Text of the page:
Habitat For Humanity Planning New Affordable Housing in Cary

Cary, NC – Affordable housing is a common subject nowadays when talking about the future of Cary and Wake County. And Habitat for Humanity is planning on building new housing in Cary, fueling further discussion.

Adding to the Neighborhood

At the Thursday, February 23, 2017 Cary Town Council meeting, there will be a Public Hearing on Habitat for Humanity rezoning land in Cary for new homes.

Rachel Zeitler, advocacy and societal impact manager with Habitat for Humanity of Wake County, said the original plan was for 23 townhomes.

“We would like more density but we also want to work with the concerns of the neighbors,” Zeitler said.

Kevin Campbell, president and CEO of Habitat for Humanity of Wake County, said the current plan is for 15 units: five single homes and 10 townhomes.

“But given the neighborhood input, we have switched to this combination of single and shared units,” Campbell said.

Other changes based on neighbors’ comments included making sure only the detached units would front Trimble Avenue.

The approximate proposed location of the Habitat homes

The Habitat homes will be along West Chatham Street and Trimble Avenue, in the Scottish Hills neighborhood. The land Habitat is asking to be rezoned is owned by Bethel Baptist Church. The church has a contract with Habitat for the development.

Both Campbell and Zeitler said Habitat has been holding meetings with the neighborhood where residents shared concerns.

“We heard some concerns about attached housing because sometimes if units are not detached, that’s looked down upon,” Campbell said. “And we have heard concerns about storm water runoff, which are always germane to any rezoning.”

Campbell said the talks have included information about the people who would likely be moving into the new homes and what kinds of jobs they hold. He said he did not feel concerns about the rezoning were related to the character of their potential new neighbors.

“It’s nice to see people who are concerned about their neighborhood and will turn up to a meeting to discuss it,” Campbell said.

Zeitler added the Cary Community Plan lists the area they want to rezone as a Heritage neighborhood. Therefore, she said she feels this development fits the vision laid out in the plan.

Affordable Housing in Cary

Campbell and Zeitler both talked about “cost burdens” when it comes to affordable housing. The rule of thumb laid out by the Department of Housing and Urban Development is that paying more than 30 percent of your income for housing constitutes being “cost burdened.”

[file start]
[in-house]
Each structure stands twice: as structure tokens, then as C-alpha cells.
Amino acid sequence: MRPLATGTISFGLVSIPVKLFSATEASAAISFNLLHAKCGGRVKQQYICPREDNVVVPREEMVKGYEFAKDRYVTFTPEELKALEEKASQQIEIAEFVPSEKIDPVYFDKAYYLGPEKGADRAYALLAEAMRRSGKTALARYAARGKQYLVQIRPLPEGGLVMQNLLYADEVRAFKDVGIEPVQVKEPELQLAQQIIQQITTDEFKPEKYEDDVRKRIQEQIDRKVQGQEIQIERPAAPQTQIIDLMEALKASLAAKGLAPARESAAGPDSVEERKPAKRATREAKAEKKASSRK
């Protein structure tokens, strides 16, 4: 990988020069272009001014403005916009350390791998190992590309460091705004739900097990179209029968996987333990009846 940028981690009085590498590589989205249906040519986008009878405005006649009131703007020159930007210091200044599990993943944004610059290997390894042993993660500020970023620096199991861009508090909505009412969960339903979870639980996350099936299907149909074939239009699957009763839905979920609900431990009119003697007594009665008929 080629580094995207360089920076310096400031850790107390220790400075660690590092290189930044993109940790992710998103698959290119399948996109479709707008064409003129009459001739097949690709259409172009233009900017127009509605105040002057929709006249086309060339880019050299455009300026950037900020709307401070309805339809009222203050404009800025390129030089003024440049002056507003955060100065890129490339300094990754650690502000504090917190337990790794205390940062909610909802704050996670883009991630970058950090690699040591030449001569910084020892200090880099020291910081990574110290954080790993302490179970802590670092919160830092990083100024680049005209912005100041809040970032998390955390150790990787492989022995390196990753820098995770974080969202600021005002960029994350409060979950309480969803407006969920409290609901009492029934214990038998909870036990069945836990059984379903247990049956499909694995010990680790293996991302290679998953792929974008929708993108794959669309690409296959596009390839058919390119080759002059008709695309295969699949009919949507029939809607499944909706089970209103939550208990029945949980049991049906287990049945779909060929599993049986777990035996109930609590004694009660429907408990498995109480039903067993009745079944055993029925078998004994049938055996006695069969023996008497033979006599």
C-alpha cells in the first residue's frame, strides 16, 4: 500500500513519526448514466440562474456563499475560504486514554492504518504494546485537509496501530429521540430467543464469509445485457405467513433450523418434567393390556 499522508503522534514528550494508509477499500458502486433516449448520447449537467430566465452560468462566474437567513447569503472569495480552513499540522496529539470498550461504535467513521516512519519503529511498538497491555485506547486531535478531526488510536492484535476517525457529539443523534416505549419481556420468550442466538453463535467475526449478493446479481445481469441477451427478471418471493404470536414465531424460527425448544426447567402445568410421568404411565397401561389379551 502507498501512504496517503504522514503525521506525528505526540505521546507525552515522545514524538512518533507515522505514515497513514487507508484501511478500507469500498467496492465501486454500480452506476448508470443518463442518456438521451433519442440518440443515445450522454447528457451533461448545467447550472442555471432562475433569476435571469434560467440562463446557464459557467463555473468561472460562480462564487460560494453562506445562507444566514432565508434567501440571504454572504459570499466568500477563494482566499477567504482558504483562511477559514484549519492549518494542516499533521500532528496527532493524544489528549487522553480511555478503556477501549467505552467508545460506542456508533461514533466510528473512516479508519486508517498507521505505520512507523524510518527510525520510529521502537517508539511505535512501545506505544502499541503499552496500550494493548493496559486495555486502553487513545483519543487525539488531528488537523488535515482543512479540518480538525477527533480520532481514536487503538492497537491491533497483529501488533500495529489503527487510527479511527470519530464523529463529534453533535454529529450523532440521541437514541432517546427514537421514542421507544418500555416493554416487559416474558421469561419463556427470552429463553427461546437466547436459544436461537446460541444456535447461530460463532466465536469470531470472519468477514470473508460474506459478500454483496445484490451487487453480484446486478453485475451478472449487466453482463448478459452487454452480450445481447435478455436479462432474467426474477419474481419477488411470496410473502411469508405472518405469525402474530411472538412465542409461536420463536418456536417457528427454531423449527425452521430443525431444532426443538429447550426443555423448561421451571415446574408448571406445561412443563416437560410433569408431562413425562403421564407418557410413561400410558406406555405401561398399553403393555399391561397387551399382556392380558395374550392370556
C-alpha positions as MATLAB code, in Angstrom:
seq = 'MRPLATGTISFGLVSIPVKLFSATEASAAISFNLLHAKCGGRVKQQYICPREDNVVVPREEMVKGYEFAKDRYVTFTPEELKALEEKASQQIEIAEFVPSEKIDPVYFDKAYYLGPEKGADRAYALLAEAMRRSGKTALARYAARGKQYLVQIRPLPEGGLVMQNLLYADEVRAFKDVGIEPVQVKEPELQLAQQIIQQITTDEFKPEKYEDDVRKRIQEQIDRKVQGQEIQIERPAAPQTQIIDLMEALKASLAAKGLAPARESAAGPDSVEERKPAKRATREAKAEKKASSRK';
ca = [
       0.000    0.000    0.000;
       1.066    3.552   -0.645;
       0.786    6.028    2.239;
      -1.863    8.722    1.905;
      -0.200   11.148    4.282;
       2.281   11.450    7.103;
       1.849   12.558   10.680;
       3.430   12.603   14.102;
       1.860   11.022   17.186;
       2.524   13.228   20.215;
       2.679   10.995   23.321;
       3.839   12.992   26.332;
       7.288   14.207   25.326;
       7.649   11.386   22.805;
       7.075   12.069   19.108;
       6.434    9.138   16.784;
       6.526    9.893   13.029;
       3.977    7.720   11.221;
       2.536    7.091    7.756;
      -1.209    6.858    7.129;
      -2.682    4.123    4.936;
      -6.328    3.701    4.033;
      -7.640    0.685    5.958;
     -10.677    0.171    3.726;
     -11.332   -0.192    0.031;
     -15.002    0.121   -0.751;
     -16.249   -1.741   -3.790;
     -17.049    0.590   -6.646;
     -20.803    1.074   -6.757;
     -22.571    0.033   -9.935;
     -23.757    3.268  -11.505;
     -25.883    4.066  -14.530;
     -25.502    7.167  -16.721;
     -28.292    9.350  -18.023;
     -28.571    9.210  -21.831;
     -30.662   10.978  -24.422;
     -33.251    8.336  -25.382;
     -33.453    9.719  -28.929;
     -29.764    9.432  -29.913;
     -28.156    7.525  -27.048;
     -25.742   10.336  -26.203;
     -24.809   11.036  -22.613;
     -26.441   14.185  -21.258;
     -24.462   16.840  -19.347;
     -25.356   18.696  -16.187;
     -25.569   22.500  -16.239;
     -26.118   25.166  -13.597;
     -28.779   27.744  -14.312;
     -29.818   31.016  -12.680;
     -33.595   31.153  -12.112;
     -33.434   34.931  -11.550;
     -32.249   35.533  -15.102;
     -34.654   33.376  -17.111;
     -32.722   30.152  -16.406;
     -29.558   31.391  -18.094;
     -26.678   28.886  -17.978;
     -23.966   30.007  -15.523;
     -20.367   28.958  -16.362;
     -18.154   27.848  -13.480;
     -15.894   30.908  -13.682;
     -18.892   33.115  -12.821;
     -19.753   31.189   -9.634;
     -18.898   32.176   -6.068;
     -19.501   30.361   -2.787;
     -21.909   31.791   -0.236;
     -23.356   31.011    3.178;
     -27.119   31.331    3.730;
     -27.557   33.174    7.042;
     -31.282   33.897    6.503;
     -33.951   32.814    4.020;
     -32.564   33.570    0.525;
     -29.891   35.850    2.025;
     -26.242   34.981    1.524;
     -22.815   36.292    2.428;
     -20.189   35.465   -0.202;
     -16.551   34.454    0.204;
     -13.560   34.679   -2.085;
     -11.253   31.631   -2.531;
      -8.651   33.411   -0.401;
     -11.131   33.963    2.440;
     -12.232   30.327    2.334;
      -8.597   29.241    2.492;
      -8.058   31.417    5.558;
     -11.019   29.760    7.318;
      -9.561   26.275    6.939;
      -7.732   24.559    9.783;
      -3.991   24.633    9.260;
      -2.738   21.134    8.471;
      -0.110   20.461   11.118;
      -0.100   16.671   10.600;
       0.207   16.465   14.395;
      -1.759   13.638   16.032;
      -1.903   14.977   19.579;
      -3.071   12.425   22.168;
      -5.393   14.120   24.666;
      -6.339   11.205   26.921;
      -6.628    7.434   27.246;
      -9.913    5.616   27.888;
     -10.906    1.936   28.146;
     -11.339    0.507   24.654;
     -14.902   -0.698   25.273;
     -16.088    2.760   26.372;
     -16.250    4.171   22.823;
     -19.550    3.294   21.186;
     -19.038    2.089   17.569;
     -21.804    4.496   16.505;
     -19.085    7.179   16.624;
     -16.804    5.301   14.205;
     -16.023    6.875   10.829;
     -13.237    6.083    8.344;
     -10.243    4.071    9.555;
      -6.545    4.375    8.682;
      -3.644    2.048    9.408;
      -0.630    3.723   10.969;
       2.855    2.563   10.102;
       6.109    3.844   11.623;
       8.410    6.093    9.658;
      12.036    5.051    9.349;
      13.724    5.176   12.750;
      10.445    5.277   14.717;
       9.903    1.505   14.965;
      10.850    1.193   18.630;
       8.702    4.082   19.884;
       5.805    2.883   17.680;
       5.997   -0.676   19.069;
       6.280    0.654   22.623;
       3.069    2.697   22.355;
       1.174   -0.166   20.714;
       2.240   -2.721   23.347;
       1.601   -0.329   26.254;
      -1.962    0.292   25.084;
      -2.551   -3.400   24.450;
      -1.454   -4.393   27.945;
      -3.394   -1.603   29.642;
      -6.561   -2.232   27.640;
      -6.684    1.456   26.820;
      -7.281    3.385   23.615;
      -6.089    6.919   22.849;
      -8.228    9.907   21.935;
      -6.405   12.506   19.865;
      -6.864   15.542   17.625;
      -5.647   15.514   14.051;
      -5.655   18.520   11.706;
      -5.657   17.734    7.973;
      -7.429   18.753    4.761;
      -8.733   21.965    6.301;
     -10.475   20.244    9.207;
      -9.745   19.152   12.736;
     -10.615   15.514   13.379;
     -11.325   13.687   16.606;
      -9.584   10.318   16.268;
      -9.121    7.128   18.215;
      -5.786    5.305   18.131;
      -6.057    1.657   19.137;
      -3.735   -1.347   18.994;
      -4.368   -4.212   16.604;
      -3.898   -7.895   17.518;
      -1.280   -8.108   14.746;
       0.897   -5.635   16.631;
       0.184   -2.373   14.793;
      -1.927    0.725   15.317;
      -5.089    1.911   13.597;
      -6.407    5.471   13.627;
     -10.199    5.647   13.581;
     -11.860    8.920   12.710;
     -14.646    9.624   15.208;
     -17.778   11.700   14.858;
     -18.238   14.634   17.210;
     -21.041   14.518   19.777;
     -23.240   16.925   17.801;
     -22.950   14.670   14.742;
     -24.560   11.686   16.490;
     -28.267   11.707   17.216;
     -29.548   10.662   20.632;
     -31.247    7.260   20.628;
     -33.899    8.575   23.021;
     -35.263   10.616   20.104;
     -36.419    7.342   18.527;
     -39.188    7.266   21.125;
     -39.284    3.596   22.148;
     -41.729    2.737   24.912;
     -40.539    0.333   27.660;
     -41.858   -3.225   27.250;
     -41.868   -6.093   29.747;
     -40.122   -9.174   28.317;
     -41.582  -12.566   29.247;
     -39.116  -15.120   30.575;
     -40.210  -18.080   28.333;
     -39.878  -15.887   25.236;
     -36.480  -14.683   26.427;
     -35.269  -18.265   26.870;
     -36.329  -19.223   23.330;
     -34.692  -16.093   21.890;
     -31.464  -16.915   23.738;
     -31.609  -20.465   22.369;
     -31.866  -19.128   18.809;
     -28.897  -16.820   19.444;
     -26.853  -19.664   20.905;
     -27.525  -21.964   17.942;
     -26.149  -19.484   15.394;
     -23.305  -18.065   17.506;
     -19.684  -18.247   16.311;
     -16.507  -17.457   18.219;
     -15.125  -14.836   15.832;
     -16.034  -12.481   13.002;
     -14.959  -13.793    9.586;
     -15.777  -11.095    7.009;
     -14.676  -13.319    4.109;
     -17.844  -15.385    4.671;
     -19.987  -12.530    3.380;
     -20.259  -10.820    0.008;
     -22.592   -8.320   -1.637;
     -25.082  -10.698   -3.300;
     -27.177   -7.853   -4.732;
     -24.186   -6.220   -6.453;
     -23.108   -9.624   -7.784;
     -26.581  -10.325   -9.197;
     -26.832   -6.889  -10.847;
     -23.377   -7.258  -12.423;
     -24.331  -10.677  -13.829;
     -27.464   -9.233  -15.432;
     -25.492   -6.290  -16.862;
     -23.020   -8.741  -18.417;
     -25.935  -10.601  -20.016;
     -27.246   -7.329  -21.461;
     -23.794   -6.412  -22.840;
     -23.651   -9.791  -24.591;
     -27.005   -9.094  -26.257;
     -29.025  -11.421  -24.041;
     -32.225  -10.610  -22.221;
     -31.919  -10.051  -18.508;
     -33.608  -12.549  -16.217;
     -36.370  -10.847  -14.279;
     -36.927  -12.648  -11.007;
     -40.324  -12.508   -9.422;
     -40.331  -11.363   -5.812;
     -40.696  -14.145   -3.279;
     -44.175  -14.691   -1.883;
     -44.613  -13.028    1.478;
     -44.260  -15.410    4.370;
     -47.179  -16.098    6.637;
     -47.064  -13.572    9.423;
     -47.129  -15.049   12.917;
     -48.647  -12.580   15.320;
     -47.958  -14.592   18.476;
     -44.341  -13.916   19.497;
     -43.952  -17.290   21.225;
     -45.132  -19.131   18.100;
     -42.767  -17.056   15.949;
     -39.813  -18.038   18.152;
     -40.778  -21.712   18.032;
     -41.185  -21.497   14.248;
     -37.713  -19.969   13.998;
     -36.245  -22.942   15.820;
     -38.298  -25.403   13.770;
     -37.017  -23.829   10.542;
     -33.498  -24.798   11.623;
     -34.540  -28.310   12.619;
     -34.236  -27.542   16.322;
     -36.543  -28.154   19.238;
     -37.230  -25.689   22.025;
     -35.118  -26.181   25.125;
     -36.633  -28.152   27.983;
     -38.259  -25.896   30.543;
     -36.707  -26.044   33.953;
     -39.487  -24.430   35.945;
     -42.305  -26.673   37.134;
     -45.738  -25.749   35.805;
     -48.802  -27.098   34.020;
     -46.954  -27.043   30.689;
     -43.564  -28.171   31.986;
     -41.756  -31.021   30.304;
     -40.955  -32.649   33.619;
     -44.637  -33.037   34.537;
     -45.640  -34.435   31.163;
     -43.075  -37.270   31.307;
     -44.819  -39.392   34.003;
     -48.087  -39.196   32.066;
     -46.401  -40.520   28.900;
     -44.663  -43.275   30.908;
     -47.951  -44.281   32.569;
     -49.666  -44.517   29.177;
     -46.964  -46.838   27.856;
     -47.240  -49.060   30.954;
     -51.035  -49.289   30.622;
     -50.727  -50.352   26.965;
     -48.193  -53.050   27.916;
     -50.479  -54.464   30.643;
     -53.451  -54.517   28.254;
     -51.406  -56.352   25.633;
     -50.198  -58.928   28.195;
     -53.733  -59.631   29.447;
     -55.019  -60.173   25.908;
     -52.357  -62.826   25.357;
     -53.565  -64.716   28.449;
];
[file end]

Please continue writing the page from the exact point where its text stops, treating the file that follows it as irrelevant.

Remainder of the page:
And in Wake County, Campbell said there is a “severe lack” of affordable housing that falls below this cost burdened threshold, particularly in the western part of Wake.

“You have rapidly rising rental rates and then stagnant incomes to be unable to afford them,” Campbell said.

In Cary specifically, Zeitler said there are affordable housing units but not enough. To illustrate this point, she referenced Willow Creek, the recent affordable housing for seniors built by DHIC.

“There was a three year waiting list when that opened,” Zeitler said.

Campbell discussed a larger problem with new housing in Cary: the lack of available land. Fewer than 20 percent of Cary is empty and developable.

“There is a lack of supply for land so the price is going up,” Campbell said. “It’s the same problem from Cary to Zebulon.”

Part of the solution is to build with more density, which Campbell called the “major strategy” in Wake County. By comparison, he looked at the land in the Scottish Hills neighborhood and new developments in West Cary.

“You have places in Trimble that have one-third or one-half acre lots but the lots are tighter and smaller in the West,” Campbell said.

Redevelopment and infill are the other solutions Campbell gave.

The Public Hearing on Habitat for Humanity’s plan to rezone land is at the Cary Town Council regular meeting on Thursday, February 23, 2017. Anyone can speak for five minutes on this topic.

Story by Michael Papich. Photos courtesy of Town of Cary, Habitat for Humanity and Google Maps.

6 replies
  1. Laura Scott
    Laura Scott says:

    Are they talking about building single-family homes as shown above or multi-family buildings? And how many of each would they put in this area?

    • Michael Papich
      Michael Papich says:

      Hi Laura. The current amended plan by Habitat for Humanity is for five single-family units and 10 multi-family, attached townhomes. Hope this clears things up.

    • Scott Korbin
      Scott Korbin says:

      The 5 and 10 split is a reasonable comprimise, especially given that only the Detached units will face Trappers Run. Imo, better to ask for a specific buffer type than to fight the plan.

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